Daniel E. Ginsburg, who at 15 in 1971 was the youngest founding member of the Society for American Baseball Research (SABR), died August 12 of pancreatic cancer. He was 53.
"Dan's impact on SABR was huge. He accomplished so much in his life and was able to find time for SABR and to be a strong voice not only for the founders and early members of SABR, but also throughtout his 38 years in the organization. His influence will be felt far into the future," said SABR Executive Director, John Zajc.
Born in Pittsburgh, PA, Ginsburg began his baseball research at a young age and his work was mentioned by Lee Allen in his "Cooperstown Corner" column in The Sporting News.
Ginsburg's baseball research continued throughout his life. Perhaps the highlight occured in 1995 when McFarland published his book on baseball's gambling scandals, "The Fix is In." The book was re-published in 2004. Throughout his life, he collected autographs of Hall of Famers and other stars. In the late 1990s, he donated that collection to the Elliot Museum in Stuart, Florida.
Dan served on the SABR Board of Directors, being named to replace Harry Rothgerber in July 2002. He was elected by the membership the following year to complete the term.
"Dan brought a new level of professionalism to the SABR board," Zajc added. "He brought the same incisive thinking to the SABR board room as he did to his business career, and we all learned from him."
Ginsburg also served on the SABR Fundraising Committee and gave leadership gifts annually. He had a special fondness for the Lee Allen Award at National History Day as he considered Allen to be a baseball mentor of his.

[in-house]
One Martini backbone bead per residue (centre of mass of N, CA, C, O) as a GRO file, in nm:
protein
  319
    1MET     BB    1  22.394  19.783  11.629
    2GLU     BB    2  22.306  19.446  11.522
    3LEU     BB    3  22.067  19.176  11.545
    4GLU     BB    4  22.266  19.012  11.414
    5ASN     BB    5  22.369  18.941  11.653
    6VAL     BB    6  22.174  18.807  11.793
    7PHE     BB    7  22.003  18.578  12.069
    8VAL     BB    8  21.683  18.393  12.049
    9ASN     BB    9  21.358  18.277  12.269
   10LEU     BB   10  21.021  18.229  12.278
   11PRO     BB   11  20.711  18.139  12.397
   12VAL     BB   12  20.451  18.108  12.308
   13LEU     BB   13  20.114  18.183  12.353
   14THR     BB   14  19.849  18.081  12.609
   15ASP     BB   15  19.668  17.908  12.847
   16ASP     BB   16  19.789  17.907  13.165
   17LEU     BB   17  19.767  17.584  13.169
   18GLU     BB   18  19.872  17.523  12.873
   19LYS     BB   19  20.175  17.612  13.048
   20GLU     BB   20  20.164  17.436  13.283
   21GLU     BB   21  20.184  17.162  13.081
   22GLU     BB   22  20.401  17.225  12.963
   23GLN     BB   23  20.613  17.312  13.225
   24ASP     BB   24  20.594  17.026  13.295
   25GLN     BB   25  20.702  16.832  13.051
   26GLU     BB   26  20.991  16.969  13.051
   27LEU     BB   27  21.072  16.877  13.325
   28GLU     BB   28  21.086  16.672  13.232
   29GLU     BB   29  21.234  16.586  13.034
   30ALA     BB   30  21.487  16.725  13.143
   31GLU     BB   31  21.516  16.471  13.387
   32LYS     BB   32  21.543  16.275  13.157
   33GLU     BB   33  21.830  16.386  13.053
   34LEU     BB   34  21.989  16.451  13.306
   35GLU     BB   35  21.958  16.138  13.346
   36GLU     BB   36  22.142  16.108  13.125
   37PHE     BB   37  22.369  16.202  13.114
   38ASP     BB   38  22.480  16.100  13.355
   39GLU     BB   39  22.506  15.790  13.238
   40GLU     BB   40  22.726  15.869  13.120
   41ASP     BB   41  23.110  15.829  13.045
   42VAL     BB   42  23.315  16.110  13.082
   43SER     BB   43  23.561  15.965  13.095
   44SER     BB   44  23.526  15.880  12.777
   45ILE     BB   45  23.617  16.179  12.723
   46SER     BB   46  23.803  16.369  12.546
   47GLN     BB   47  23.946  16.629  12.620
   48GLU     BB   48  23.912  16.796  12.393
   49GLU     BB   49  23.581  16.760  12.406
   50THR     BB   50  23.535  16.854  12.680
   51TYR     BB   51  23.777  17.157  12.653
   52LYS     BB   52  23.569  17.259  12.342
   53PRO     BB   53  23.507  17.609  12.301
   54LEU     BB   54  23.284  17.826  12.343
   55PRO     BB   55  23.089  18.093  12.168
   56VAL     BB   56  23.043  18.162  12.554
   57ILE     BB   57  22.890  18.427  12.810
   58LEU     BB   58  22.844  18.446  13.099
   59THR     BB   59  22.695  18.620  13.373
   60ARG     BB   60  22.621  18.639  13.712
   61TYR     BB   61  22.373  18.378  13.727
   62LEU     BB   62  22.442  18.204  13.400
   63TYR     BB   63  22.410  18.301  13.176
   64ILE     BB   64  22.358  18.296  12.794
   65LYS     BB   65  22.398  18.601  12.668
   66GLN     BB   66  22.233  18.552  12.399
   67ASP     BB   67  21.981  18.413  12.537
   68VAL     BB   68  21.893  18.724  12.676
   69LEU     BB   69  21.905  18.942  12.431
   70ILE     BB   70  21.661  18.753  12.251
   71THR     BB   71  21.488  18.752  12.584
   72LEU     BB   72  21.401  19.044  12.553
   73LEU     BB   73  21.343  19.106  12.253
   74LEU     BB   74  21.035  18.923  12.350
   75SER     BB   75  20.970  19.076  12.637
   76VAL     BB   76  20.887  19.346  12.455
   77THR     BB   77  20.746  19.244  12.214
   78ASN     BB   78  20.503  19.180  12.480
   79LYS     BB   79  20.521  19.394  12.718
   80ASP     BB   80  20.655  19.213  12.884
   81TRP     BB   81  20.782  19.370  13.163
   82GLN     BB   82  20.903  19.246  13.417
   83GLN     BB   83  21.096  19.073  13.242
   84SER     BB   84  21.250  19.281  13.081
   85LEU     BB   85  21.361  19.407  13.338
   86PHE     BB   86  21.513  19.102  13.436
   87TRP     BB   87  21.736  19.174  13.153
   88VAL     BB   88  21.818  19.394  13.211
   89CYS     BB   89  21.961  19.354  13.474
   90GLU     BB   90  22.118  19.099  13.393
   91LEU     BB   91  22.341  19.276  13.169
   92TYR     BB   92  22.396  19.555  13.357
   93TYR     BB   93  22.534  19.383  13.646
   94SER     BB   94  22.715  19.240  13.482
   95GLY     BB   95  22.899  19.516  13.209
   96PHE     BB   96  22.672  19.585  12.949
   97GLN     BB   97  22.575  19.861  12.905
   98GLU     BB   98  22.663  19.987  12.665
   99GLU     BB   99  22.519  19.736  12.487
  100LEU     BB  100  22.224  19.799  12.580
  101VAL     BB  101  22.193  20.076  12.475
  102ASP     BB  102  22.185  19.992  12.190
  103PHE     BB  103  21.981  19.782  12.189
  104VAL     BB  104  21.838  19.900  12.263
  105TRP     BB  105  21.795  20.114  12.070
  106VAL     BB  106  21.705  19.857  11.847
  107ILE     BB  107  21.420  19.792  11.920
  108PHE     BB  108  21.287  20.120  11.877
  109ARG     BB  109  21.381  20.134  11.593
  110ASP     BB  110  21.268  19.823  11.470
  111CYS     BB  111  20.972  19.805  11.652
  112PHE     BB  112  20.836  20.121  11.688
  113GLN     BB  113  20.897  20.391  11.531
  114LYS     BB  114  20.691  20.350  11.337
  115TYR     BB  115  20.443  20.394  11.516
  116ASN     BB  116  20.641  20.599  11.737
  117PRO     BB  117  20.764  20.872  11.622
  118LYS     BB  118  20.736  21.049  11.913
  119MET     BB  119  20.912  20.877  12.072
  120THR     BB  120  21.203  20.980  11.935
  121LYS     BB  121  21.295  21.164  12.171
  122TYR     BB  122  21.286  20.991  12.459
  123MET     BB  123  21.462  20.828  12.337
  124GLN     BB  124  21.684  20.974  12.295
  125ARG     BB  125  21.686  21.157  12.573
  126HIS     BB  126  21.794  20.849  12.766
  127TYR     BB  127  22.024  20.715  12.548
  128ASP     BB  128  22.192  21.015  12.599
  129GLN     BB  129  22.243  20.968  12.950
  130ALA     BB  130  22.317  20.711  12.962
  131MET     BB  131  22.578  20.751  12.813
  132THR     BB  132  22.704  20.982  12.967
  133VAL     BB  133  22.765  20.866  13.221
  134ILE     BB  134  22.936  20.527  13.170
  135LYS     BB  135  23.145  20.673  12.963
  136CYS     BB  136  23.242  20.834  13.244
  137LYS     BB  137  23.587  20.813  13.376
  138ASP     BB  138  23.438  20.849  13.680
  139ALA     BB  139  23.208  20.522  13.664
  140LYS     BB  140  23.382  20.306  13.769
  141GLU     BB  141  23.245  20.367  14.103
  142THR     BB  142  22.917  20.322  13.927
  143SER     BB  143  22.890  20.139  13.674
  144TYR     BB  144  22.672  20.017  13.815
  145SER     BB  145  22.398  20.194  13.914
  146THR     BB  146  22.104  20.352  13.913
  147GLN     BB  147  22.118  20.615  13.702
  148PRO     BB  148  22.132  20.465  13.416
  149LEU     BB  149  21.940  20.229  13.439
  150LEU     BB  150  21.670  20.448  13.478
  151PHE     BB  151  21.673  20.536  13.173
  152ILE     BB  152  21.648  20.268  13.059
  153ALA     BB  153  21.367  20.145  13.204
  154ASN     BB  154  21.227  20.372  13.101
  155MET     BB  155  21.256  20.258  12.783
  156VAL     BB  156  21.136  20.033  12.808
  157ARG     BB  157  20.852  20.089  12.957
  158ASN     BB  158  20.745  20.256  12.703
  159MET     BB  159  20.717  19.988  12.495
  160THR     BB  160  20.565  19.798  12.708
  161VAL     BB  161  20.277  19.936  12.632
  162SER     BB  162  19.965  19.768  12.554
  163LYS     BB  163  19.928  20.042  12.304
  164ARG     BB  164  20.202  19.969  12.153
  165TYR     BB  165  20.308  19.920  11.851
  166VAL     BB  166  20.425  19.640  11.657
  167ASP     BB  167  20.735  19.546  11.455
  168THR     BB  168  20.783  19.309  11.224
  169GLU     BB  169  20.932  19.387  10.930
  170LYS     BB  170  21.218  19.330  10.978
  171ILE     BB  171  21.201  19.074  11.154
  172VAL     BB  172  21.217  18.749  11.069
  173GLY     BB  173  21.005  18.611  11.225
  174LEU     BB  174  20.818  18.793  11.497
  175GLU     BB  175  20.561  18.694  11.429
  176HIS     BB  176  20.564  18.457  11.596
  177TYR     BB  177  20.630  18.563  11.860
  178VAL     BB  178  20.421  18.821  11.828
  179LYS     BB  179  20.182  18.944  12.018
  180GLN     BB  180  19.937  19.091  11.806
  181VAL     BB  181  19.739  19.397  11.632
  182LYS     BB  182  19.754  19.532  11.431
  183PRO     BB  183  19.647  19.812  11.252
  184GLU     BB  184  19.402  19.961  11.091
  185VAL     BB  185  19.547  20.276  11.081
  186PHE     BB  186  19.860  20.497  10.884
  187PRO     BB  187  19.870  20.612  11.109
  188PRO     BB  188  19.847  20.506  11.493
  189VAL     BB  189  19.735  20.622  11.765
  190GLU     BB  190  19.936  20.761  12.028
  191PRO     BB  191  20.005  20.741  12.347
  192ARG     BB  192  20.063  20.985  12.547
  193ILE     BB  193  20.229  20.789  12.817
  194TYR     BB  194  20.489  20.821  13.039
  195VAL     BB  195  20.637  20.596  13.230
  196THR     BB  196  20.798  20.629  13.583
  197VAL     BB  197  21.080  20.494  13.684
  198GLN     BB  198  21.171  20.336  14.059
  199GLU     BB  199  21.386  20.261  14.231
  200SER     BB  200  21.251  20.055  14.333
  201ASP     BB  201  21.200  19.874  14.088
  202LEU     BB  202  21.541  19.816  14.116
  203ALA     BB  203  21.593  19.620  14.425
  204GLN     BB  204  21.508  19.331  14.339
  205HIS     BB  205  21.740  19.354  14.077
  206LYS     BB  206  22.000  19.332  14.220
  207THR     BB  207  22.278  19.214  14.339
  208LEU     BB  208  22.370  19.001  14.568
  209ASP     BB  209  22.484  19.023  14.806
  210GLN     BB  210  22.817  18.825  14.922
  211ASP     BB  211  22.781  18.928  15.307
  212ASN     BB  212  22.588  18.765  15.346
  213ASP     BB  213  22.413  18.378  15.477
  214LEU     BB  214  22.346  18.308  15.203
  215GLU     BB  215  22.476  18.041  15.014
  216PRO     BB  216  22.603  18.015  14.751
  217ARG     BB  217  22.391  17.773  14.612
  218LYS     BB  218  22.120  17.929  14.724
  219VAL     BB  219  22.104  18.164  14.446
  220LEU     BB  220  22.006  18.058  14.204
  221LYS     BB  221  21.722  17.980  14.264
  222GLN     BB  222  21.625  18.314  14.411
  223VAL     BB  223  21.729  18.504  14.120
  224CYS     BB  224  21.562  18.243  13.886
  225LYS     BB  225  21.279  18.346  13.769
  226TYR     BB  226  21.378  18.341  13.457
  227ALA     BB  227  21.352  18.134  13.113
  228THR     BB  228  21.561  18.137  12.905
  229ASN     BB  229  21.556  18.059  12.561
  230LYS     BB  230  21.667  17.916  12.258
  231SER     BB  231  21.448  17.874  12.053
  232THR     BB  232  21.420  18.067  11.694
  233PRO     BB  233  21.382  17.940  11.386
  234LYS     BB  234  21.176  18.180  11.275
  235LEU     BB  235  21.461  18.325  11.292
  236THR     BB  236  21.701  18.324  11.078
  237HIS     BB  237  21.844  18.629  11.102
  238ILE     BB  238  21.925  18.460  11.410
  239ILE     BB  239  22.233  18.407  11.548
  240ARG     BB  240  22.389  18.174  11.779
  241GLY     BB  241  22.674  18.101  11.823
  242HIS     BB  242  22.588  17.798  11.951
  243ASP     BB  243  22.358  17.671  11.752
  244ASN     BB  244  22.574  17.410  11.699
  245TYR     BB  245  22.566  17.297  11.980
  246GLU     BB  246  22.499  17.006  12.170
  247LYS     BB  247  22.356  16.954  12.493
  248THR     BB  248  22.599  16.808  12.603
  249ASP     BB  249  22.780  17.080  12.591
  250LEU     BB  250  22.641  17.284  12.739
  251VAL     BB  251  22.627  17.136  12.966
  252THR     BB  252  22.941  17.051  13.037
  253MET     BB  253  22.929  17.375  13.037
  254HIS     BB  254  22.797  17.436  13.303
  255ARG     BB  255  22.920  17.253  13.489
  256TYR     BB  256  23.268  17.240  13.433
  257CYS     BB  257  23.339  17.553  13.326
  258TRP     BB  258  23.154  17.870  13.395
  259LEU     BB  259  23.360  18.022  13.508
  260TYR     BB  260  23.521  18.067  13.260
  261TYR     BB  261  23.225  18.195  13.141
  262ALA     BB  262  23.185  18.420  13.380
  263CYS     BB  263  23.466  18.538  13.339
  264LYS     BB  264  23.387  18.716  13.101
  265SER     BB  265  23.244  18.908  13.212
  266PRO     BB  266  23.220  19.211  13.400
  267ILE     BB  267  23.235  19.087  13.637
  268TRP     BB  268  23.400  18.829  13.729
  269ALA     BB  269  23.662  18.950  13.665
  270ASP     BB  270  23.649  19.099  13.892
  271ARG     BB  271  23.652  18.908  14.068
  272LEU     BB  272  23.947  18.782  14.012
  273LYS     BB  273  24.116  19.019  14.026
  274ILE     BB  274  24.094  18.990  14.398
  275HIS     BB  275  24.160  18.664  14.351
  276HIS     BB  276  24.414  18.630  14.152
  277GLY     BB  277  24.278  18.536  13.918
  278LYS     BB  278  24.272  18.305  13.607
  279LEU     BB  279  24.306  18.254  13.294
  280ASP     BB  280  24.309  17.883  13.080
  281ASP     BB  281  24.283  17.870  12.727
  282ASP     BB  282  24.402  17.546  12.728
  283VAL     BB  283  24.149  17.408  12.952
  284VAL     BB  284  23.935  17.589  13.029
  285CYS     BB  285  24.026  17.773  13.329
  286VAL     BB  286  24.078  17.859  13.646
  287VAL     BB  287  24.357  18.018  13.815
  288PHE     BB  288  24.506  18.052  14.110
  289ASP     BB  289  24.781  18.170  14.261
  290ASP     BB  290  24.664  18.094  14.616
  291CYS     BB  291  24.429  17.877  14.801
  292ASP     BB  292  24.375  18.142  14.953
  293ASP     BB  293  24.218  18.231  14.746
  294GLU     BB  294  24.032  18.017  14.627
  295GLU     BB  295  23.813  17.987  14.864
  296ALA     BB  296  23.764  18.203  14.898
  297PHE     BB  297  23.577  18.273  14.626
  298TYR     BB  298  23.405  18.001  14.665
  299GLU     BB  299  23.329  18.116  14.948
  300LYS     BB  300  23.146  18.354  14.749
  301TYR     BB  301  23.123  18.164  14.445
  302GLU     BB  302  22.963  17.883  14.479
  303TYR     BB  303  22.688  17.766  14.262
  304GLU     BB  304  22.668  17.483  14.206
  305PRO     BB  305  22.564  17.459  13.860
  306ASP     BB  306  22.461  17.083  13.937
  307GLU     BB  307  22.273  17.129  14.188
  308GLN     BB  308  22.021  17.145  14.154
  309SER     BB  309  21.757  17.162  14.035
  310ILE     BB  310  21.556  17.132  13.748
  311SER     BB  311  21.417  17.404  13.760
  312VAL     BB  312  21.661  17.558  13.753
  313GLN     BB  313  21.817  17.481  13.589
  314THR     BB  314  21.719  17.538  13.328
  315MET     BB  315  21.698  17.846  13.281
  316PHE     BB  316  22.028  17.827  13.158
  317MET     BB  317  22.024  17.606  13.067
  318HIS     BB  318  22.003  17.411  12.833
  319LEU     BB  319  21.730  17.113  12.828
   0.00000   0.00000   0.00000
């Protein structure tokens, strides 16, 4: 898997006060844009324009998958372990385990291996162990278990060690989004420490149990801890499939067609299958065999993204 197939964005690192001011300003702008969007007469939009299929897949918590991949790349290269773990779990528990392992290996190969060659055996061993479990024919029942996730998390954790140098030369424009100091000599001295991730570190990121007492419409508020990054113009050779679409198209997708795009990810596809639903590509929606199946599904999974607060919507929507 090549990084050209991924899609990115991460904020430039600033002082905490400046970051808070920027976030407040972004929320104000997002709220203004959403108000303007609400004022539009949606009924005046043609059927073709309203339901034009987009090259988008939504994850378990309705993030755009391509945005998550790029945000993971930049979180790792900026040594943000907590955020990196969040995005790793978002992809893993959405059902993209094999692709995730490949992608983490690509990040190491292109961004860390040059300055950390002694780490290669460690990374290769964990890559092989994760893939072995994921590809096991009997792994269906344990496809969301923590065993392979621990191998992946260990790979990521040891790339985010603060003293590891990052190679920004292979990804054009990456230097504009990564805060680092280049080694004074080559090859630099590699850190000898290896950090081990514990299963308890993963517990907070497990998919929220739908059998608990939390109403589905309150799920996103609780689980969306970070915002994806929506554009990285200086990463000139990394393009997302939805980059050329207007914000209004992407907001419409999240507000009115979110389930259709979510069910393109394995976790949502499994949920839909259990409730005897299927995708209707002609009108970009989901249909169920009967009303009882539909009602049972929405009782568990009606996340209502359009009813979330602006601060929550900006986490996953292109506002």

Dan was a graduate of Northwestern University and made his professional mark in advertising and marketing, retiring as president of Draft Worldwide in the late 1990s. He became a part owner of the Class AA Norwich Navigators and the majority owner of Champagne de Meric, the only American-owned winery in Champagne.
Recently, he started a new chapter as president of TAG Media, India's first In-Store Television Network. He was also president of The Sparrow's Song Foundation, and active in a number of charitable causes.
The Fix Is in: A History of Baseball Gambling and Game Fixing Scandals, 1995
Last edited by Bill Burgess; 02-09-2013 at 09:38 AM.
02-20-2009, 11:27 PM
Maury K. Allen
Born: May 2, 1932, Brooklyn, NY
Died: October 3, 2010, Cedar Grove, NJ, age 78,---d. at home of lymphoma.
Baseball book author;
Graduated City College of NY (CCNY)(NYC); majored journalism
New York Post, 1961 - 1988
Journal News (Westchester, Rockland, Putnam counties, NY)
US Army (served in Japan/Korea).
Wife: Janet; Daughter: Jennifer; Son: Ted
Maury's wikipedia page, the free encyclopedia
Maury Allen (born 2 May 1932 in Brooklyn, New York) is an American sportswriter, actor, and former columnist for the New York Post and the Journal-News. He is also a voter for the Baseball Hall of Fame. Allen has written 40 books on American sports icons. He is currently a contributor to Thecolumnists.com.
Maury Allen was born in Brooklyn, New York, to parents Harry and Frances Allen. Harry Allen was a coffee salesman and Frances a homemaker. He attended James Madison High School where he covered sports for the school paper. Other notable graduates of James Madison High School include Supreme Court Justice Ruth Ginsburg, sports announcer Marty Glickman, and professional baseball player Harry Eisenstat.